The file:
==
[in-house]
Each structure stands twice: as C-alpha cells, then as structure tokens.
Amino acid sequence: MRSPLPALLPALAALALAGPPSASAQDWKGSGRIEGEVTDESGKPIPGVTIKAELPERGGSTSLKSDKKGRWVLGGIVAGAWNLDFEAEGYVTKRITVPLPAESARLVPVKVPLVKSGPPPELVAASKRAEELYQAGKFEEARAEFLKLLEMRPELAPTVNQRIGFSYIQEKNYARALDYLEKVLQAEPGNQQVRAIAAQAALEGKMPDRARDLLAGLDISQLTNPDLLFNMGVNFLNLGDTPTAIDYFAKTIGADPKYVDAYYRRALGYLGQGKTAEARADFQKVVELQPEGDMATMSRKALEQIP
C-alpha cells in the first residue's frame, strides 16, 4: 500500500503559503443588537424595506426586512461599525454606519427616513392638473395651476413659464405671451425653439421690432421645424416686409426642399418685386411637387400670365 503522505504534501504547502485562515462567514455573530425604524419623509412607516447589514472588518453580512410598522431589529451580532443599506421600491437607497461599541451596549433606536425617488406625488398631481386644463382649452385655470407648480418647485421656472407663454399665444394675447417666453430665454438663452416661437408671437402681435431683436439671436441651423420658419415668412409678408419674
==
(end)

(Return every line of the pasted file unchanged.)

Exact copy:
[in-house]
Each structure stands twice: as C-alpha cells, then as structure tokens.
Amino acid sequence: MRSPLPALLPALAALALAGPPSASAQDWKGSGRIEGEVTDESGKPIPGVTIKAELPERGGSTSLKSDKKGRWVLGGIVAGAWNLDFEAEGYVTKRITVPLPAESARLVPVKVPLVKSGPPPELVAASKRAEELYQAGKFEEARAEFLKLLEMRPELAPTVNQRIGFSYIQEKNYARALDYLEKVLQAEPGNQQVRAIAAQAALEGKMPDRARDLLAGLDISQLTNPDLLFNMGVNFLNLGDTPTAIDYFAKTIGADPKYVDAYYRRALGYLGQGKTAEARADFQKVVELQPEGDMATMSRKALEQIP
C-alpha cells in the first residue's frame, strides 16, 4: 500500500503559503443588537424595506426586512461599525454606519427616513392638473395651476413659464405671451425653439421690432421645424416686409426642399418685386411637387400670365 503522505504534501504547502485562515462567514455573530425604524419623509412607516447589514472588518453580512410598522431589529451580532443599506421600491437607497461599541451596549433606536425617488406625488398631481386644463382649452385655470407648480418647485421656472407663454399665444394675447417666453430665454438663452416661437408671437402681435431683436439671436441651423420658419415668412409678408419674